Tracking Category 1 = Property
Set up the names in the Property tracking category with a Site: Unit structure
Site A: Unit 01
Site A: Unit 02
Site A: Unit 03
and then
Site B: Unit 10
and so on.
When you run an income statement, you can show all of the apartments sides by side for a given site, or you can select Edit Layout, Column, Property, and then type Site A in the filter box. All of the tracking categories that begin with Site A will come up, and you can quickly combine them into a single column by checking them all off.
All this, and you still have Tracking Category 2 for some other way to slice and dice the organization. Perhaps by city or region, or General Contractor used, to see how profitability differs across cities, regions, or General Contractors.

Transform Small Donors into Major Donors

Your not-for-profit organization is making a profound difference in the lives of those served. You are busy, your staff is busy, your staff is busy, and it’s time to put the pedal to the floor and launch a Major Gifts campaign.

The organization has a strong fan base, and there are those who would like to really leave a legacy. But not everyone may be in a position to part with legacy-level dollars…

…while they are alive.

The answer: Life insurance.

Here’s how it works: A person can make a small or medium-sized donation to the charity of their choice. That charity uses those funds to purchase a life insurance policy on that donor, with the charity as the beneficiary. (The charity also creates a budget line item for the premiums in case the donations to cover the premium stop coming for whatever reason.) Upon the eventual passing of the donor, the benefit that the charity receives will be many times the sum donated over the years.

If it’s so straightforward, why aren’t I hearing about this all over the place? I hear you ask.

  • Certain institutions do this all the time, notably charities that promote medical research, United Way, and Jewish Federations. It’s also a common practice in estate planning. The word is spreading.
  • Life insurance is, plainly put, an underutilized way to help people leave a legacy.

A cautionary note: It is better for the not-for-profit to own the policy so that after years of paying premiums, the beneficiary doesn’t get changed by the policy owner. Make sure to run it past a lawyer because it has to be done in a certain way, to the benefit of everyone.

So help someone to hit the Good Deed button, they can make a difference in the lives of the people who will benefit from your organization!

We thank Steven Kobrin for his co-authoriship of this blog. Steve is a life insurance expert with over 25 years experience. He serves high net-worth individuals and business owners, as well as high risk and uninsurable “impaired cases.” Steven offers concierge life insurance process to ensure the policy is approved as it’s quoted. To learn more, visit his website, read his blog, connect with him on LinkedIn, or request a policy audit today by calling his office at (866) 633-1818 or by email at Steven is a contributor to Investopedia; view his profile here.

Our Accounting Services Can Help You Choose the Right Accounting Programs for Your Small Business

Running a small business probably requires more paperwork than you ever expected, but this kind of documentation of your wages, income, and transactions is essential to your business. Making sure your accounting is done properly is not only important to your success, it can help save you thousands of dollars in taxes, penalties, and fees later on. There are hundreds of software programs available to small business owners that promise to make accounting and record keeping a breeze, but how do you know which one is right for your business? Our accounting services can help you find the right software package for your business.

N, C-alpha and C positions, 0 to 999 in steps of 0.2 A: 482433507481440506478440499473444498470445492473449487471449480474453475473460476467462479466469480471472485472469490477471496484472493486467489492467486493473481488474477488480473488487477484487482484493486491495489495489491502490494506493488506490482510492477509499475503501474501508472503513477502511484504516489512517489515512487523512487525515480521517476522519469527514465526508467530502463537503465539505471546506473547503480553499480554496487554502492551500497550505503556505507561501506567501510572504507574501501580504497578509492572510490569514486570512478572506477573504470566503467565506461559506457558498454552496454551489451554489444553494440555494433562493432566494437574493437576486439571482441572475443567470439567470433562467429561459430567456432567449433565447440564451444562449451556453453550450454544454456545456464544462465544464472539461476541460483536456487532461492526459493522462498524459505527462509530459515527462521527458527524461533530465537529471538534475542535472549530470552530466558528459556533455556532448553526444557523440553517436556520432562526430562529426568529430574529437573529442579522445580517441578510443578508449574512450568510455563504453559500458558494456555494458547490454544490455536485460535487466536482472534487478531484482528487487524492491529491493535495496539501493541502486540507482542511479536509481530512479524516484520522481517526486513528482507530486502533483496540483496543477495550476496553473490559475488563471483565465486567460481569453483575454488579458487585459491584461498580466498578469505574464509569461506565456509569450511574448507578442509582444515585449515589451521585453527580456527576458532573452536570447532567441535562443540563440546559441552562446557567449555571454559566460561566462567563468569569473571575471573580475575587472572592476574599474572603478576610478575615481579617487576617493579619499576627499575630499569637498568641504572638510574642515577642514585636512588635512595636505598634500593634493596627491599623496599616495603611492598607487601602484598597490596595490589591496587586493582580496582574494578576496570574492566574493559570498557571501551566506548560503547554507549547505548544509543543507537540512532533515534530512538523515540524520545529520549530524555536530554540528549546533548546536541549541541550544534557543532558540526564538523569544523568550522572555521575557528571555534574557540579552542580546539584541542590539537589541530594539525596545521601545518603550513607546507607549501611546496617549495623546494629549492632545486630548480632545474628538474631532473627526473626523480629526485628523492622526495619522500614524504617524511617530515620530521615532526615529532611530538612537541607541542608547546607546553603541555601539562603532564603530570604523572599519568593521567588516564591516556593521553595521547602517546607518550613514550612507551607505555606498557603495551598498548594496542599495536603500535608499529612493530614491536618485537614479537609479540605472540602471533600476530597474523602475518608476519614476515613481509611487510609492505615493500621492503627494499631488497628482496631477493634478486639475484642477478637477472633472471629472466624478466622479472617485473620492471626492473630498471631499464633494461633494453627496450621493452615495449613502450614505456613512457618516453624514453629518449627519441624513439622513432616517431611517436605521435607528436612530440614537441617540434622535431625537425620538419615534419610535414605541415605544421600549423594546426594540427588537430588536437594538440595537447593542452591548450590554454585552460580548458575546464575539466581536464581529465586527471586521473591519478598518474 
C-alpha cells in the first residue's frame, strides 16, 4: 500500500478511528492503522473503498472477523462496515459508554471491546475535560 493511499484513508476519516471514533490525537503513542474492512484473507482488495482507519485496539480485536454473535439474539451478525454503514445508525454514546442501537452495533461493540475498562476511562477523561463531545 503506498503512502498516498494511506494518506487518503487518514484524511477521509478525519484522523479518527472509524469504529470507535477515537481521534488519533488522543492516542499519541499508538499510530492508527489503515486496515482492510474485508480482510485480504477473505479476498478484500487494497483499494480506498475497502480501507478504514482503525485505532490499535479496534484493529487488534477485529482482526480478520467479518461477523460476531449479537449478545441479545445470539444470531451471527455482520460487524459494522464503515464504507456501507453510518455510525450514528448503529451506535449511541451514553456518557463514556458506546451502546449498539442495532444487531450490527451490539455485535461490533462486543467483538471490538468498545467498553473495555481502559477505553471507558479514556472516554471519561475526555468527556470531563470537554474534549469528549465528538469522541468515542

We start by getting to know you, your business, and your accounting needs. Our team looks for a software package that not only handles general accounting, but also reporting, payroll, and inventory so you aren’t jumping between multiple platforms to get the information you need. Our goal is to make your accounting process as efficient as possible so you can focus your energy on other areas of your business… because we bet you didn’t start your own business because you wanted to be working on accounting tasks all day long.

Tier One Services doesn’t stop at finding you the right software package. Our team will also install the software and give you ongoing support on its use. We’ll set it up, help you get records transferred over from old software and spreadsheets, and even train you on the use of the new software. We’re experienced with a variety of accounting software programs so we can get you and your team up-to-date on everything you need to know to make your accounting process a breeze. Want to learn more about what we can do to make your accounting process easier and more efficient for your small business? Get in touch with us today for your free consultation!

Why You Should Be Paying More Attention to Business Modeling

As a part of your business strategy, you’ll spend time on business modeling. This is the process of deciding how your business is going to create your product or deliver your service in order to increase profit. Some businesses skips this all-too-important step, and find themselves flailing later on down the road when they need answers to process questions. This can bring productivity to a halt, and forethought during the business modeling process could have not only saved time and money, it could have also increased output so the business would be moving forward instead of grinding to a halt.

Business modeling is important for large corporation and the smallest start ups. Setting up the process now will help answer “what if” questions and help you smoothly navigate unexpected bumps in the road along the way. Nothing goes entirely as planned when it comes to the business world, but a good model will point you in the right direction. If your business is badly in need of this kind of guidance but you aren’t sure how to get started, it can be beneficial to bring in an outside consultant to help you think through the process and create a model that will guide your business for years to come.